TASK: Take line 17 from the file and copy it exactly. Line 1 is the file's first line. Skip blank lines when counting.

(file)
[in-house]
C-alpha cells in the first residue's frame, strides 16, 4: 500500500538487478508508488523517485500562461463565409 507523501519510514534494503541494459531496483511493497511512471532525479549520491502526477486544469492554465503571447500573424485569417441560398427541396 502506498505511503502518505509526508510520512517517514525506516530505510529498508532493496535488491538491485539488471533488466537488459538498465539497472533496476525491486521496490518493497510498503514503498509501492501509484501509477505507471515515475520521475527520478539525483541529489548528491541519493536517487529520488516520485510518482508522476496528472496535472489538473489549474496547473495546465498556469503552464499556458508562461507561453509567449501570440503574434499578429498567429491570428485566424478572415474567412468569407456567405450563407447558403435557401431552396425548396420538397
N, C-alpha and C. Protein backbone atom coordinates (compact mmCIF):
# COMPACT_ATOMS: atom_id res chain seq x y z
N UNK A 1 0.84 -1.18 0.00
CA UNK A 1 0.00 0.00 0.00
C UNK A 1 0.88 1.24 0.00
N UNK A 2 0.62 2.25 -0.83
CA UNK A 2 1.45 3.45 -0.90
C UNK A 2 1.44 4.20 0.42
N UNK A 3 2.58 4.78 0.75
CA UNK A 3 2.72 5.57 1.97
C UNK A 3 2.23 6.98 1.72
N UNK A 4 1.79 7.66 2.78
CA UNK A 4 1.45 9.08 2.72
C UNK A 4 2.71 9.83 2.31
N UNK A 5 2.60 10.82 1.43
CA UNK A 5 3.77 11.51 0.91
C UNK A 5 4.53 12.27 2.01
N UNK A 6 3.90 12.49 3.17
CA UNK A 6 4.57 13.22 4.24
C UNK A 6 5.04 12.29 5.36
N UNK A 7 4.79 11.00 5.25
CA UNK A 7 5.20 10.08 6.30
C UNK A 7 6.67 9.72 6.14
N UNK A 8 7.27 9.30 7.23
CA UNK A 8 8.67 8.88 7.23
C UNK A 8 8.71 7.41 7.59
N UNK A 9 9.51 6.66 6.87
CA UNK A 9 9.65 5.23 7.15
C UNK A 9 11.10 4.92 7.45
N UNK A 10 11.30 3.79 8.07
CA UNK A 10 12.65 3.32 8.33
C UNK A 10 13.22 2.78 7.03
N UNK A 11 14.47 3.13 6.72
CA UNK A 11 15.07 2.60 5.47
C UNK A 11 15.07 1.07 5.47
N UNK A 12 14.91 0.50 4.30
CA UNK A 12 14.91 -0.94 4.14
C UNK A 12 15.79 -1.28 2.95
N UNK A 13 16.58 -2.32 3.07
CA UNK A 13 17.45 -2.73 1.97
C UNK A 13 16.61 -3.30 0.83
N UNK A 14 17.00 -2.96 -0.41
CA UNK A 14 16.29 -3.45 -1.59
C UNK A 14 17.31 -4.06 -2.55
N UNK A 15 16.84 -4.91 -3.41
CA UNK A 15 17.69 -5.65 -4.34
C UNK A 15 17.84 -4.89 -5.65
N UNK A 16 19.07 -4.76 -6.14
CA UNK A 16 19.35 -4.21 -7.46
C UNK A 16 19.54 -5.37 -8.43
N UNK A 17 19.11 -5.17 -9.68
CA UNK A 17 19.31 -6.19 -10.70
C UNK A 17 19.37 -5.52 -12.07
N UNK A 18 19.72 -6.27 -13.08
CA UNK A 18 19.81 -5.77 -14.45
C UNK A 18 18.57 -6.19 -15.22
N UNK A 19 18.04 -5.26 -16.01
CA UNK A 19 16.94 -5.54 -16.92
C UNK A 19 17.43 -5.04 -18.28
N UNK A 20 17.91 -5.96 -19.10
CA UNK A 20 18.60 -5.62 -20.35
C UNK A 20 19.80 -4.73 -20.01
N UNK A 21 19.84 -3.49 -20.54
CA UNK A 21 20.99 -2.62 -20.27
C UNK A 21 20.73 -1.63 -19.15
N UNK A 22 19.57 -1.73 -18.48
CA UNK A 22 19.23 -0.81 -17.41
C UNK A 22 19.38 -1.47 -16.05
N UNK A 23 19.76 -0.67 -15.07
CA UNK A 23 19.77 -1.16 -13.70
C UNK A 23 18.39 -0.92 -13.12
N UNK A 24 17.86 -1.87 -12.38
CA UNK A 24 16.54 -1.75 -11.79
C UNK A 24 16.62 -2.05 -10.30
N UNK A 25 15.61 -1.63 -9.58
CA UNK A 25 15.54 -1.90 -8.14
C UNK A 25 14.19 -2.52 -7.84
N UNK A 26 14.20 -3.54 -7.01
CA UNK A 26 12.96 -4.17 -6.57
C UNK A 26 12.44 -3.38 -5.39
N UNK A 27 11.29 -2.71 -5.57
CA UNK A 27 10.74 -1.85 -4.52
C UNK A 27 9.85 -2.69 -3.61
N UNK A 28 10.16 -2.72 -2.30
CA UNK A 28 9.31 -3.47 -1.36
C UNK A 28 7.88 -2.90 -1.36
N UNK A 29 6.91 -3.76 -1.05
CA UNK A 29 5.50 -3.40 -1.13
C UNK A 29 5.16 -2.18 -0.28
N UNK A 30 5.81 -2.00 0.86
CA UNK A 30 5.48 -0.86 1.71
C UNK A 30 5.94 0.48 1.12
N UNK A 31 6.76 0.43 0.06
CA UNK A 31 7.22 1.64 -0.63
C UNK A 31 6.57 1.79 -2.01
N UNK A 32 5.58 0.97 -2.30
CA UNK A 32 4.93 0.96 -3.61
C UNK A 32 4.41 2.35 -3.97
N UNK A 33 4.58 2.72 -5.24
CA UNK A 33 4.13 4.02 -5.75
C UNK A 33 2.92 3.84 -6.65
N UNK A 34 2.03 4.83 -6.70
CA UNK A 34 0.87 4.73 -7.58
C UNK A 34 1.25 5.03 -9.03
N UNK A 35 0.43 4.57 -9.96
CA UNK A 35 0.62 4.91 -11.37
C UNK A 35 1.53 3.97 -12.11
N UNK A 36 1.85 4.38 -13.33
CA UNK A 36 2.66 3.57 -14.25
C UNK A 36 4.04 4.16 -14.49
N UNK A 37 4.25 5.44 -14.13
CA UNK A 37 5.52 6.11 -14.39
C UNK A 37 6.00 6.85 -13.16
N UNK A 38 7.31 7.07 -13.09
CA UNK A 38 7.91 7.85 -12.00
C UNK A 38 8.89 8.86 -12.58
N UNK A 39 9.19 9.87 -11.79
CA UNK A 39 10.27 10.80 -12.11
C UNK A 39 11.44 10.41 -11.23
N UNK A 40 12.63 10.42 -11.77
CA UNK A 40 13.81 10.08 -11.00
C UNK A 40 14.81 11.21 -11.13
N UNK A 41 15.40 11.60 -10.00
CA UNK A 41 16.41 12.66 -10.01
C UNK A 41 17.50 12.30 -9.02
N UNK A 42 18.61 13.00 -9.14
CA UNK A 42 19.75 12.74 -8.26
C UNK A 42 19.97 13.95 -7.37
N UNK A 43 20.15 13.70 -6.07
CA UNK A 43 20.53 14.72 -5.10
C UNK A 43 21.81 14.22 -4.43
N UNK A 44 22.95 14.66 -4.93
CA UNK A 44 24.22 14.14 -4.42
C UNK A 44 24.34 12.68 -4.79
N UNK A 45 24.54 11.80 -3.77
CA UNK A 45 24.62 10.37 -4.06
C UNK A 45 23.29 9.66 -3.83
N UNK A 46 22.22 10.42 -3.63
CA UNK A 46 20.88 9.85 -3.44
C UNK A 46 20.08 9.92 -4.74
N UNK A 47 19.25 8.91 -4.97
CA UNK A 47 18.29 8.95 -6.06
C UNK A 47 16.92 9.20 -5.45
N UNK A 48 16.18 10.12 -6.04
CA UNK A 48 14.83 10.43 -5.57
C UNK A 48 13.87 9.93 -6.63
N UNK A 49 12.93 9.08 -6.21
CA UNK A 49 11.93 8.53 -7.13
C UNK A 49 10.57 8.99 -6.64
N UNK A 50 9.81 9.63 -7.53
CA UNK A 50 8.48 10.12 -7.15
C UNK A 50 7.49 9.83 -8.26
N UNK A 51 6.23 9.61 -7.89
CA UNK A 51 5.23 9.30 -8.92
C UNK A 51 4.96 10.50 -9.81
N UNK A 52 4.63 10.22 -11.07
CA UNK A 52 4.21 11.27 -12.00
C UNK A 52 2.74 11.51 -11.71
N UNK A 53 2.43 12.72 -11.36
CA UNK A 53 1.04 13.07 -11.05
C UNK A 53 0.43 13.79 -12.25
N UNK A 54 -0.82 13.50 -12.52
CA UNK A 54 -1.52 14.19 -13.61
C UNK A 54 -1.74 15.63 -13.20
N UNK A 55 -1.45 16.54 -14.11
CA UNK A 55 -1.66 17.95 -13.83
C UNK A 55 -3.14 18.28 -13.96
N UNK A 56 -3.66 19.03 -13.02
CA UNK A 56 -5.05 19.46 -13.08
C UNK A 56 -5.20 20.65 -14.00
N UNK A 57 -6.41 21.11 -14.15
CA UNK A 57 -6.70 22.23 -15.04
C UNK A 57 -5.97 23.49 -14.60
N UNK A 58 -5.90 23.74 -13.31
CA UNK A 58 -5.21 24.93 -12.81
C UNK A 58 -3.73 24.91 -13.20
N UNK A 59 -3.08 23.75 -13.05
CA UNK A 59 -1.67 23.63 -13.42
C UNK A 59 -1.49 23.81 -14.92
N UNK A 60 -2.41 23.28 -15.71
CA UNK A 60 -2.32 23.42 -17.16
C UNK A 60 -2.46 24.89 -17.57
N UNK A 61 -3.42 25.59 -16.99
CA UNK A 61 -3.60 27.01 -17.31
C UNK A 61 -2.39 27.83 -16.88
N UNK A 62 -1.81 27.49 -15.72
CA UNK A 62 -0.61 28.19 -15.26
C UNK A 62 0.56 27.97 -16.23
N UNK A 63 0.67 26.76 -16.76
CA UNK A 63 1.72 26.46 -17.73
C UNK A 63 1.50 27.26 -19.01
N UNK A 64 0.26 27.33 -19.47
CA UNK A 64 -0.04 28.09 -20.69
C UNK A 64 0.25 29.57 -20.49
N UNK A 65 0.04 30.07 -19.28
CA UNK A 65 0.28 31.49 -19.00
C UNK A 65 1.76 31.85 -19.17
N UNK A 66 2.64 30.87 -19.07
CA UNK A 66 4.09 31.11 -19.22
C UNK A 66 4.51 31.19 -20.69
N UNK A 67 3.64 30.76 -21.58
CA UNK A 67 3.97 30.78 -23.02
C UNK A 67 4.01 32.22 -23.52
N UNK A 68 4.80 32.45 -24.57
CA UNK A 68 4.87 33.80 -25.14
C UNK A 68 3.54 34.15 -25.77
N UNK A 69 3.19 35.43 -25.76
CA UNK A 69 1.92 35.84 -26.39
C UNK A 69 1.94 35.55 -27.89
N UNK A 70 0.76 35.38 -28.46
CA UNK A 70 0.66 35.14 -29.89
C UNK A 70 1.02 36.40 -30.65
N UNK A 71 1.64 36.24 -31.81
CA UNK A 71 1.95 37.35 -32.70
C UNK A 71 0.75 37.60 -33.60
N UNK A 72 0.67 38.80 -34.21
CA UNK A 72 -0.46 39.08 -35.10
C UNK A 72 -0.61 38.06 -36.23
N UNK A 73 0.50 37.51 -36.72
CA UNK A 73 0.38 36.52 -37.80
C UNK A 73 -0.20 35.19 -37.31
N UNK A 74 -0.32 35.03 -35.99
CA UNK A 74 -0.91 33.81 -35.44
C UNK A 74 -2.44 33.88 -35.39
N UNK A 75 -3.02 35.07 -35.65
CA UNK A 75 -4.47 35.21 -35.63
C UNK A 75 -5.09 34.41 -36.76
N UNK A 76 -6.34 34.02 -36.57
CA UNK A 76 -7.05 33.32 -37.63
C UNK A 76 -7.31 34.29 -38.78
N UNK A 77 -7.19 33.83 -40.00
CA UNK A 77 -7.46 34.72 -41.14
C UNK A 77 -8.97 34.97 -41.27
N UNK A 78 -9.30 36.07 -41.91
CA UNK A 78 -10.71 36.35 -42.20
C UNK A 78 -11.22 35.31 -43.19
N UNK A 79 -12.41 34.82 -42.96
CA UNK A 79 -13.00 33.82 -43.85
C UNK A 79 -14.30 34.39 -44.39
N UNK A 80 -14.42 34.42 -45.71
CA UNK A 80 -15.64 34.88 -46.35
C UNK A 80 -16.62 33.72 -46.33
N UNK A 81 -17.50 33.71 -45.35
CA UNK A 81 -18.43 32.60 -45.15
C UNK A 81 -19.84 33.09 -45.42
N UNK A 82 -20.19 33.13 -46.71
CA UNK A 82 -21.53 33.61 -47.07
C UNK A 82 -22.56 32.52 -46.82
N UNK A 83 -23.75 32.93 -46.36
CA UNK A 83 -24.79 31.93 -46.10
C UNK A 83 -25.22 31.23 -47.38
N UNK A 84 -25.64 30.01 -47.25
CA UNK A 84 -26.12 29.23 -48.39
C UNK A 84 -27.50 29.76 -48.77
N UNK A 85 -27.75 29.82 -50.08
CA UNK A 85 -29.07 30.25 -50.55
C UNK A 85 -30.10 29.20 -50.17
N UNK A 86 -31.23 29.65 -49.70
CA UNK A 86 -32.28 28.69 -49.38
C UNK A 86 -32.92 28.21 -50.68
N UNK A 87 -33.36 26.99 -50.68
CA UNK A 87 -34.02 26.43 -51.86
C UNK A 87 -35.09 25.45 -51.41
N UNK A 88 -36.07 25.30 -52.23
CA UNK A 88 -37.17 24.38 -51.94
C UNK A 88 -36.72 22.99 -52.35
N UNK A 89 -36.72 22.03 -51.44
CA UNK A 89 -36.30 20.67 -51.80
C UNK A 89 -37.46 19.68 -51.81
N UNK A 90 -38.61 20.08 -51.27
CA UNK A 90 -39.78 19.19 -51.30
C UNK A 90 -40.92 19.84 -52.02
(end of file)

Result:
N UNK A 5 2.60 10.82 1.43